Mandatory Retention for Underperforming 3rd Graders?
Should 3rd graders who aren't reading on grade level be held back?
That's the idea behind a hard-line mandatory retention approach that's being promoted by a growing number of states as a way to keep younger kids from falling further behind. Oklahoma, Arizona and Indiana have passed legislation regarding mandatory retention and New Mexico, Iowa and Tennessee are considering proposals, according to an NPR news report this week
The issue of mandatory retention is generating controversy as lawmakers, educators and parents debate the impact of retaining younger students who are not meeting early-literacy proficiency standards.
Some say the hard-line approach is necessary to stop the promotion of kids who are destined to fail because they haven't mastered the reading skills they need to succeed in 4th grade. Others say the humiliation and sense of failure generated by retaining students is too damaging and call for schools to provide intervention instead, such as tutoring services, to get kids up to speed.
"It's just mean-spirited," David Berliner, a professor emeritus of education at Arizona State University, tells NPR. "If you're willing to spend an extra $10,000 to give the kid another year of schooling, why aren't you willing to put some money into a tutor over the next two years? That's what we ought to do—not leave them back, but get them the resources."
Here's a sample of what's happening:
In New Mexico, lawmakers recently considered two different bills focusing on mandatory retention for students not meeting proficiency standards. Under one bill, students would be retained if they failed to demonstrate proficiency in math or reading for two consecutive years. The other bill focused only on reading, calling for stricter standards on retentions for kids in grades kindergarten through 3.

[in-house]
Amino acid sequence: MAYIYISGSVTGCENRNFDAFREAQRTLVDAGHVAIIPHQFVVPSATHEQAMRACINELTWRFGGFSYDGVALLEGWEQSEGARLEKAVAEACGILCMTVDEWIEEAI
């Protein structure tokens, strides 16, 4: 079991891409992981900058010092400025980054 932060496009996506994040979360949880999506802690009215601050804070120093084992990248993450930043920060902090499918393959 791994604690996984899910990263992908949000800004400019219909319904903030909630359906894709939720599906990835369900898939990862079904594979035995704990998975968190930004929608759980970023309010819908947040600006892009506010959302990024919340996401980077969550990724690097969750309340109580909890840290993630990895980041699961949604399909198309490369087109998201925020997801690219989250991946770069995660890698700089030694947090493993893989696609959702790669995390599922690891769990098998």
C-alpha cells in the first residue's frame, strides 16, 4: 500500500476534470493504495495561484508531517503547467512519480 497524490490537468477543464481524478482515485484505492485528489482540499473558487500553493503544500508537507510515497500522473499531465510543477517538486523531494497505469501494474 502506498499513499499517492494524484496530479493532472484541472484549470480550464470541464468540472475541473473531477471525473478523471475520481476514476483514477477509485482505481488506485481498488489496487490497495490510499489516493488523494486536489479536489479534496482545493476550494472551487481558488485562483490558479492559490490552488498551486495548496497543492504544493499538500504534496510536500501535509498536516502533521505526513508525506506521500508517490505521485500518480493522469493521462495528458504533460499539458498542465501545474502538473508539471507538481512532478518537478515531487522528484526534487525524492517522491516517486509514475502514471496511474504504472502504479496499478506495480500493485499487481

Last year, Oklahoma adopted legislation requiring 3rd graders who are not reading at grade level to participate in a summer program to bring them up to grade level. If they fail to progress or don't attend the program, they will be held back.
Both Florida and Arizona have laws requiring the retention of 3rd graders who don't pass the reading portion of state standardized tests. Since Florida's law was enacted in 2002, school officials say they have seen test scores improve for kids who were held back a year.
In Arizona, school officials and a student's parents are expected to choose an appropriate intervention, which can include summer school or more reading instruction.
Passage of Arizona's law in 2010 led the Arizona Association of School Psychologists to issue a guide to best practices to help school psychologists assist their schools in implementing the law and in trying to reduce the numbers of students who are held back.
"School psychologists will be required to balance their knowledge of the potential harmful effects of retention with the implementation of state law," the guide says.
In Colorado, lawmakers have backed off proposed legislation that would have required retention of 3rd graders who didn't meet grade-level proficiency on standardized tests.
The bill now requires literacy support and intervention with retention as a recommended option if a student still has a significant reading deficiency at the end of the school year.